Because the knee arthroplasty group included 86.1% of the total sample and invariance testing recommendations include having subgroups with a similar number of participants in each group [16,18], a random subsample of the knee arthroplasty group was selected. A total of 2,636 participants (i.e., knee arthroplasty n = 1,363; knee non-operative n = 1,273) were used for analysis. The knee arthroplasty group was composed of 643 males (51.4%) and 608 females (48.6%) with 50.0% (n = 682) in the middle-aged adult group (i.e., 44-65 years) and 50.0% (n = 681) in the older adult group (i.e., 66+). The knee non-operative group was composed of 627 males (51.4%) and 594 females (48.6%), with 48.0% (n = 602) in the middle-aged adult group and 46.4% (n = 582) in the older adults group.
The configural model (i.e., equal form) goodness-of-fit indices met recommended values (CFI = 0.974; χ2 (28) = 190.703; SRMR = 0.029; RMSEA = 0.047; Table 5). The metric model (i.e., equal loadings) did not pass the χ2diff test, but passed the CFIdiff test, which supports testing the equal latent variance model. The equal latent variance model did not pass the χ2diff test, but passed the CFIdiff test, indicating variances were equal between groups. The scalar model (i.e., equal indicator intercepts) did not pass the χ2diff test but passed the CFIdiff test which supports assessing the equal latent means model. When means were not constrained to be equal, the CFIdiff criterion was exceeded, indicating the difference in means between groups was statistically significant. Follow-up analyses found that the knee arthroplasty group had significantly higher scores (i.e., higher “total knee disability”/lower knee health) on the KOOS-JR than the knee non-operative group at baseline examination (Mdiff = 0.38, Cohen’s d = 0.60).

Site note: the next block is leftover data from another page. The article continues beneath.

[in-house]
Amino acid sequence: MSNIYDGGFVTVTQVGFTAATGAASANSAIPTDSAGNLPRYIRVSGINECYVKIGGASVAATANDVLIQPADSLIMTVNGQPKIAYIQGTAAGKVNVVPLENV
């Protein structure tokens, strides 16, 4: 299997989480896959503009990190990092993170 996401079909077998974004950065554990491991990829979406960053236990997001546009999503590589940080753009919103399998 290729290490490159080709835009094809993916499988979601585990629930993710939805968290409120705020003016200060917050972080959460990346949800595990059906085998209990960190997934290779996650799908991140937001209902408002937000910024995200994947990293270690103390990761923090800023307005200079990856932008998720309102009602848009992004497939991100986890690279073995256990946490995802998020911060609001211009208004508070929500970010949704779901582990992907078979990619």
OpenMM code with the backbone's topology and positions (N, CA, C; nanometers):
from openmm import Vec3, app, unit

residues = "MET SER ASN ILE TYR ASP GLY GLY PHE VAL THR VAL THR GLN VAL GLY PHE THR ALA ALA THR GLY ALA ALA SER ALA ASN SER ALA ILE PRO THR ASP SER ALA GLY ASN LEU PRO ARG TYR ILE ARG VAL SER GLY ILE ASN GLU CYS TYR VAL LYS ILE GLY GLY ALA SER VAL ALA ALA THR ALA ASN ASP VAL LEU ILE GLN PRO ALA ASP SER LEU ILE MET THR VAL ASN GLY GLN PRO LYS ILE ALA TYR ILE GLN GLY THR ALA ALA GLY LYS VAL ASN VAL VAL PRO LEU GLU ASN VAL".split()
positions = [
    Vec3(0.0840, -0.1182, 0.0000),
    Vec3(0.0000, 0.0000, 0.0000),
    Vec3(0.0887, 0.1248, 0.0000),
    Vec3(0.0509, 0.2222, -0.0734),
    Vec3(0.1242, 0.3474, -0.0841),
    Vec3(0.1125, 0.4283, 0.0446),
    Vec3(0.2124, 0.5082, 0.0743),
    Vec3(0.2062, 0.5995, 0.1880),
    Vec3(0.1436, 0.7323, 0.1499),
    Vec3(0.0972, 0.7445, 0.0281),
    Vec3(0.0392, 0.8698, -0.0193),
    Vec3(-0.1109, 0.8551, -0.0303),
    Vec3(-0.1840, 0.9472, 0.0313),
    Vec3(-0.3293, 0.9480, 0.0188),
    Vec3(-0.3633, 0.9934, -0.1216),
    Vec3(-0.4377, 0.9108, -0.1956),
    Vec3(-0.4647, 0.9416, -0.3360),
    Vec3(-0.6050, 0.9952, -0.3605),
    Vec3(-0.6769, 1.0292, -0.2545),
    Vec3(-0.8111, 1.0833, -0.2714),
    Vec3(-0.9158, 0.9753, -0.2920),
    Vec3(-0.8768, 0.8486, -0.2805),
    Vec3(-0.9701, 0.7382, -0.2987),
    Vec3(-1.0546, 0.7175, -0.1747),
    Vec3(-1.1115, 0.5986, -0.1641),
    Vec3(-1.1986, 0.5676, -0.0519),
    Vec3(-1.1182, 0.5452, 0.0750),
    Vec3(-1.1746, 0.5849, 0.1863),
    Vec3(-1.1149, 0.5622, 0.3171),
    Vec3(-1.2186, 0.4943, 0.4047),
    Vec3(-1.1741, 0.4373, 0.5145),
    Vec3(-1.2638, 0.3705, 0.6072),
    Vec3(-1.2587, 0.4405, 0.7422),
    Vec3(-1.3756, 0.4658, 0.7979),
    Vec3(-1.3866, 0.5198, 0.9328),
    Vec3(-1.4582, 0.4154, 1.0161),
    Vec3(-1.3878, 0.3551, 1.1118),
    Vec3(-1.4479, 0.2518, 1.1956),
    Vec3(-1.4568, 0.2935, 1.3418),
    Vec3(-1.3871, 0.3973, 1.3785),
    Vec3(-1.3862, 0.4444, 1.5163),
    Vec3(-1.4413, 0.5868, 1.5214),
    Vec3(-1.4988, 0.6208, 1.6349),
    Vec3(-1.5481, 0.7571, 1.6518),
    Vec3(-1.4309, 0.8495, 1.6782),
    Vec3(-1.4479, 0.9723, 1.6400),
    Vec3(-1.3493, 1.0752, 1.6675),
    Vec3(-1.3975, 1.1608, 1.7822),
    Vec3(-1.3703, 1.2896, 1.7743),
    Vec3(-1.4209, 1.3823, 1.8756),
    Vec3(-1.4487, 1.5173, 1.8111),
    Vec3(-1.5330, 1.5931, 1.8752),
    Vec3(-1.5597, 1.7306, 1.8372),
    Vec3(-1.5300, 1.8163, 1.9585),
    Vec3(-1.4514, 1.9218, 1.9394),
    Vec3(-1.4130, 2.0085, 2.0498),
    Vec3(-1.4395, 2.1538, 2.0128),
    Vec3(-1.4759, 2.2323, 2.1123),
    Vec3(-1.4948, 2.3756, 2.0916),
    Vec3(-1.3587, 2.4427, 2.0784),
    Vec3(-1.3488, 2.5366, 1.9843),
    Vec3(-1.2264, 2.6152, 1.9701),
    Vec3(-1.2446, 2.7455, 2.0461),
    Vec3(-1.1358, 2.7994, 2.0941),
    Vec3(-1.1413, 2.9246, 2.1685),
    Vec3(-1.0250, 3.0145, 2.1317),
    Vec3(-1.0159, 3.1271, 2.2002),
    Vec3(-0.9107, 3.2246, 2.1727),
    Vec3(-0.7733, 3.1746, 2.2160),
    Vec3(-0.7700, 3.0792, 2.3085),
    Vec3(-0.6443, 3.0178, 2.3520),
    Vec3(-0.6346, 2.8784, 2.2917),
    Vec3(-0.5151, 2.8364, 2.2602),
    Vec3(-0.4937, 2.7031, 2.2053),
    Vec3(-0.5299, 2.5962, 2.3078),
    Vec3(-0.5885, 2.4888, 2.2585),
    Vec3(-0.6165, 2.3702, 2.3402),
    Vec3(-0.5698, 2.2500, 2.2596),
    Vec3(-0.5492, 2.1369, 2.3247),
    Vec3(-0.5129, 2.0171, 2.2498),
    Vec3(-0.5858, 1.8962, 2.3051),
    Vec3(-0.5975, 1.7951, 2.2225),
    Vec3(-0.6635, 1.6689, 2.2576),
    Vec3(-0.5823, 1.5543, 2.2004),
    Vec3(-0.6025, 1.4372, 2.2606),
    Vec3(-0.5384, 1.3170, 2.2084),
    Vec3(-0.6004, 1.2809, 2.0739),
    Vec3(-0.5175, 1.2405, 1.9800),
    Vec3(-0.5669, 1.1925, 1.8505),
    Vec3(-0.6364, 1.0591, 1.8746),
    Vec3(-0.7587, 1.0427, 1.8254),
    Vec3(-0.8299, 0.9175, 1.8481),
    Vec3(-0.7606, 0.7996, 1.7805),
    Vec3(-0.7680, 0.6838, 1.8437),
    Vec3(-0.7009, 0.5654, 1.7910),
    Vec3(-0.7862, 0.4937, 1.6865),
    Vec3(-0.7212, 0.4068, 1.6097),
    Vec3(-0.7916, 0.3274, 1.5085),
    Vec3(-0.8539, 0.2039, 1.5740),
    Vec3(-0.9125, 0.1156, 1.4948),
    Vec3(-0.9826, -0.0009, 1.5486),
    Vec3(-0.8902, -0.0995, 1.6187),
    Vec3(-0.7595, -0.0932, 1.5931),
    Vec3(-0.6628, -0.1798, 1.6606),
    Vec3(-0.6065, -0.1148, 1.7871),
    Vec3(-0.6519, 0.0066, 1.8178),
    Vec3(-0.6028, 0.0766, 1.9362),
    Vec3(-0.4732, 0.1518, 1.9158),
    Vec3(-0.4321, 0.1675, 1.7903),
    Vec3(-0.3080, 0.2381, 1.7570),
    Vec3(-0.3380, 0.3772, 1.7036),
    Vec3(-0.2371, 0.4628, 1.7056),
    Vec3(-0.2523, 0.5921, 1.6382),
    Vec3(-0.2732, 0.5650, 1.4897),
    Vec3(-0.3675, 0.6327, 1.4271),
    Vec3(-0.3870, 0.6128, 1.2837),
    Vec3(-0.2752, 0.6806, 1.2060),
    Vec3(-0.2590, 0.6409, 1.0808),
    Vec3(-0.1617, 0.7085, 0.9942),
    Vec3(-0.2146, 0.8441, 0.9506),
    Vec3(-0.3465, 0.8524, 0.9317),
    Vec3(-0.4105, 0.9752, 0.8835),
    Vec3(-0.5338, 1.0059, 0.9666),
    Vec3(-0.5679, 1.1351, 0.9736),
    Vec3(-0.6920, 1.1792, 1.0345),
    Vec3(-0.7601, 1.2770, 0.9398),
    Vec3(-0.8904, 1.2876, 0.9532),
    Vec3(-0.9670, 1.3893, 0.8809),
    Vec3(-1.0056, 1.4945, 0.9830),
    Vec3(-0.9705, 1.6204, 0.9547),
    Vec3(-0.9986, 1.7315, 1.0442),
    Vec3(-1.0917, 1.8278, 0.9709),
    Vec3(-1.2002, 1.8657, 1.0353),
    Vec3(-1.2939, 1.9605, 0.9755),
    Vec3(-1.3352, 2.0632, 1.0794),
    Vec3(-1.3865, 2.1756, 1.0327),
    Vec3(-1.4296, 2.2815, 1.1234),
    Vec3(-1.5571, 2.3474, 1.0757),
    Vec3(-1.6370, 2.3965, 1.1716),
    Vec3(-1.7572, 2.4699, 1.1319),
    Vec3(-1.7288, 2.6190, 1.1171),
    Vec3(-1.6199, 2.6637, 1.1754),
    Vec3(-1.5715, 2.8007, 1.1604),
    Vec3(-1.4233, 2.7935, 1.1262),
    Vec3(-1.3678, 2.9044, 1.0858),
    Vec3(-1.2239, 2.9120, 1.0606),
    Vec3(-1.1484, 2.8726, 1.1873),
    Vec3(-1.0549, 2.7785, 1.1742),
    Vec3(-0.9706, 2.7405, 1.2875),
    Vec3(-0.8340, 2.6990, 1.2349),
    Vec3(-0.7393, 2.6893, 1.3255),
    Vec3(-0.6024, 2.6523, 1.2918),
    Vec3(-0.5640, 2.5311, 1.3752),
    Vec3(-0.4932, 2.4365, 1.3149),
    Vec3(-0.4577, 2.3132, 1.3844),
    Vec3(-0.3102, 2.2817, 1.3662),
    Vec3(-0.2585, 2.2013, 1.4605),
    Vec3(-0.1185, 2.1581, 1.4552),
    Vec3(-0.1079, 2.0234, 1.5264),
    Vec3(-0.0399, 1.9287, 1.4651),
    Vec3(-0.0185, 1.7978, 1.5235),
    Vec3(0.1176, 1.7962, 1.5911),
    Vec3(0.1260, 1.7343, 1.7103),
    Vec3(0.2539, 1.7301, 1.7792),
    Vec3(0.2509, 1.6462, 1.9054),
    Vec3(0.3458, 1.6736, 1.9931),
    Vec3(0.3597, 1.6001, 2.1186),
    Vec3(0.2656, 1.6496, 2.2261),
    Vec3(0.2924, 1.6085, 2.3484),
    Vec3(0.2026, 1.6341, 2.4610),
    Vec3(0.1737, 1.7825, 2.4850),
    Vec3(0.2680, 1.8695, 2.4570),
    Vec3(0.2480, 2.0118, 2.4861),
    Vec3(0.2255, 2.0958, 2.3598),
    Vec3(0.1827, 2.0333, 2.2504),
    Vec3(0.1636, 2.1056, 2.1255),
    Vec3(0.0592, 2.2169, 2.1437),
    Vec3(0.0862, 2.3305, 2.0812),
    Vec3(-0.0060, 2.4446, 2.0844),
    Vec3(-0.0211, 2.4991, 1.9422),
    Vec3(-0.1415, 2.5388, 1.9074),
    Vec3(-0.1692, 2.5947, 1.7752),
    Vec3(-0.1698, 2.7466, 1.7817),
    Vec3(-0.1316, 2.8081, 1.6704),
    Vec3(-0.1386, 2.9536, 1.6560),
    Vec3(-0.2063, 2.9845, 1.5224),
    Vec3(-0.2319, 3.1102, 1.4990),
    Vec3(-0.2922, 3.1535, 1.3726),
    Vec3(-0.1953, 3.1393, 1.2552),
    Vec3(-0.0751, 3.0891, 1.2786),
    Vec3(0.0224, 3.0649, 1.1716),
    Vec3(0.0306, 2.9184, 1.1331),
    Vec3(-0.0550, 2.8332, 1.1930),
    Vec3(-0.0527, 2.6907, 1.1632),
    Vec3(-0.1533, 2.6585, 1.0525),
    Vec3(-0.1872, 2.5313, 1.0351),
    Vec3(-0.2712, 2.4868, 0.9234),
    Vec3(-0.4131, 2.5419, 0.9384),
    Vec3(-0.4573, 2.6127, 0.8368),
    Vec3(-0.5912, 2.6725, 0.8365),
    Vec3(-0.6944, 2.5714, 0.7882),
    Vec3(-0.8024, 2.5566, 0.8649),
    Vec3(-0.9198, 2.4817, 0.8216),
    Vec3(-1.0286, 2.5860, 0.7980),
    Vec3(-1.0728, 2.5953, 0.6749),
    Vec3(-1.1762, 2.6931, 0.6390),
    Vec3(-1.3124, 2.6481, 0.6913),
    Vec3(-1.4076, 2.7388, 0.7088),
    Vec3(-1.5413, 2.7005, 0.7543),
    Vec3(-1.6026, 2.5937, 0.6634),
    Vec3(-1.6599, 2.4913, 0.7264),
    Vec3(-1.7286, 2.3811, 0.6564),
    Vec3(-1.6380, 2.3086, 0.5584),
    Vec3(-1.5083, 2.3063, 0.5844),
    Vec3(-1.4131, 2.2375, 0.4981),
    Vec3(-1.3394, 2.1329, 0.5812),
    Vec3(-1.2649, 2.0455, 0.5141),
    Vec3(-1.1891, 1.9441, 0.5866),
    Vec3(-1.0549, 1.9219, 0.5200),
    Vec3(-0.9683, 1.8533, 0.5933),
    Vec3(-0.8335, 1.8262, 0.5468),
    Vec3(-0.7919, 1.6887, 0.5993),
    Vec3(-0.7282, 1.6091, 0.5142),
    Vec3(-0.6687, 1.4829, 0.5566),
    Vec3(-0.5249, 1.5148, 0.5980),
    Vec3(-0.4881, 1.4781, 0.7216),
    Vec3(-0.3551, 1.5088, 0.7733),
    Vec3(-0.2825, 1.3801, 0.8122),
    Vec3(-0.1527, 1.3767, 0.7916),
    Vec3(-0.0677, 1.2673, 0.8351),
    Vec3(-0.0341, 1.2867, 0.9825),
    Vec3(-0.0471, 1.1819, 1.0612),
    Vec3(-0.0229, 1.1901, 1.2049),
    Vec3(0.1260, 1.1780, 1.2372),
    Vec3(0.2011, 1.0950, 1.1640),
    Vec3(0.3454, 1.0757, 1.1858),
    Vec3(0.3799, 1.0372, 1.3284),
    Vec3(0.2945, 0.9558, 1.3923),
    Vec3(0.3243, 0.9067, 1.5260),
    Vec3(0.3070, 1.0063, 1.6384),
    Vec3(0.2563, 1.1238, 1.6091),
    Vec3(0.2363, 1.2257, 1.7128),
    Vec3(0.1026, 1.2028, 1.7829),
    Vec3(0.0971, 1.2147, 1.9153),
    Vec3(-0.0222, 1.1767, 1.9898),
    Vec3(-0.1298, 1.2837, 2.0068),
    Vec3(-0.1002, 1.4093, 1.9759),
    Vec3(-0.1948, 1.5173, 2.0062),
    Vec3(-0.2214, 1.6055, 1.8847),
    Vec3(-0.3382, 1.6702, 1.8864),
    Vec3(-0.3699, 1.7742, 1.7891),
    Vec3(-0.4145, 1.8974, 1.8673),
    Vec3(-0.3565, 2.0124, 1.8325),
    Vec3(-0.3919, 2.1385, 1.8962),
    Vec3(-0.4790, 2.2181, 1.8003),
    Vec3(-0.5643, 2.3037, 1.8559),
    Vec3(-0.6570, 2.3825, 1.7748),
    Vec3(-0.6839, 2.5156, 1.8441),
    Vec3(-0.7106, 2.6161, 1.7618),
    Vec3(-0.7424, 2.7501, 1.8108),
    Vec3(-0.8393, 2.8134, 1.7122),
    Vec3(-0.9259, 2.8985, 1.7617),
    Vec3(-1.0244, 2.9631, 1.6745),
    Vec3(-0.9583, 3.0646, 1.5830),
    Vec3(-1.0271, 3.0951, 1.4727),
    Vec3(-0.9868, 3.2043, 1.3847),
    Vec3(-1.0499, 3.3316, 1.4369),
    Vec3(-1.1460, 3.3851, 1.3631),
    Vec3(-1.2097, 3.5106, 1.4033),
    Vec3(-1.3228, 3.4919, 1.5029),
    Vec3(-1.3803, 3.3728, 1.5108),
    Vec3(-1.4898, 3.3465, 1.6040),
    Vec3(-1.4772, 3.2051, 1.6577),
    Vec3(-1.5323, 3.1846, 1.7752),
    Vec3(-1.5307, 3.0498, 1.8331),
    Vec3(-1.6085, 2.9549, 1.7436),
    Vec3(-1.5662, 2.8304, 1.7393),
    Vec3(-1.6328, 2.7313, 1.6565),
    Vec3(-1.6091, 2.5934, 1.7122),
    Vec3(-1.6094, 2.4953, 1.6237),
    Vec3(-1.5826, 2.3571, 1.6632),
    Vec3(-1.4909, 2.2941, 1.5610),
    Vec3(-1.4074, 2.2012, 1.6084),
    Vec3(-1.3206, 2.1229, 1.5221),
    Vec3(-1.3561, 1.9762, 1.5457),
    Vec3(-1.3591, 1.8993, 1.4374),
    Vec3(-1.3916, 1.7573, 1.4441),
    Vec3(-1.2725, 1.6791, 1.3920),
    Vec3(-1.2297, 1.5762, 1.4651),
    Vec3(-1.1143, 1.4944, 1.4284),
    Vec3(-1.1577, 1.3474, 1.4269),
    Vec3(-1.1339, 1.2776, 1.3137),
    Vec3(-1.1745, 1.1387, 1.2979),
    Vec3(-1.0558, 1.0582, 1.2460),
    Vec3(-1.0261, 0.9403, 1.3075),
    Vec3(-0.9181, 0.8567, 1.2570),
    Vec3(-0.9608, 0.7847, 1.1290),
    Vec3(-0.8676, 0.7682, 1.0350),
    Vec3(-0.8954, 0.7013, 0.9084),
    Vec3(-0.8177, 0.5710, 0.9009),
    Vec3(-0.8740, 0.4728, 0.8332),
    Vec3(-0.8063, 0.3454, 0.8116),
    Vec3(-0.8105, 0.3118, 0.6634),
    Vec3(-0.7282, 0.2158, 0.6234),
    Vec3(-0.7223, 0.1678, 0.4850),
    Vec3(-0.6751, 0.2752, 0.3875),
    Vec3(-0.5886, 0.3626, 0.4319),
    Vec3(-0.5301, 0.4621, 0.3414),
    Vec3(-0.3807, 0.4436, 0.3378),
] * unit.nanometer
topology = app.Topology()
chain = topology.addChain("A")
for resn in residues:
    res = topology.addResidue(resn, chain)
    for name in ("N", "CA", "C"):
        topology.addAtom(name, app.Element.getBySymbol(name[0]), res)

A total of 13,091 participants completed the KOOS-JR at all four time points and were used for analysis. The configural model (i.e., equal form) goodness-of-fit indices met recommended values (CFI = 0.984; χ2 (302) = 3208.074; RMSEA = 0.027; Table 6) indicating equal form across repeated assessment. The metric model (i.e., equal loadings) did not pass the χ2diff test, but passed the CFIdiff test, warranting analysis of an equal latent variance model. The equal latent variance model did not pass the χ2diff test, but passed the CFIdiff test, indicating variances were equal across time. The scalar model (i.e., equal indicator intercepts), exceeded both the χ2diff test and CFIdiff test, which prevents comparison of reported levels of the latent variable (i.e., “total knee disability”) across repeated assessment and suggested item-level bias across repeated use of the scale. Upon inspection of the model, item #1 was found to be the source of non-invariance; when item #1 was not constrained to be equal, the model passed the CFIdiff test. Therefore, item #1 (i.e., “How severe is your knee stiffness after first wakening in the morning?”) was identified as a problematic item and was removed; longitudinal invariance was retested with the new structure (i.e., KOOS-JR-6).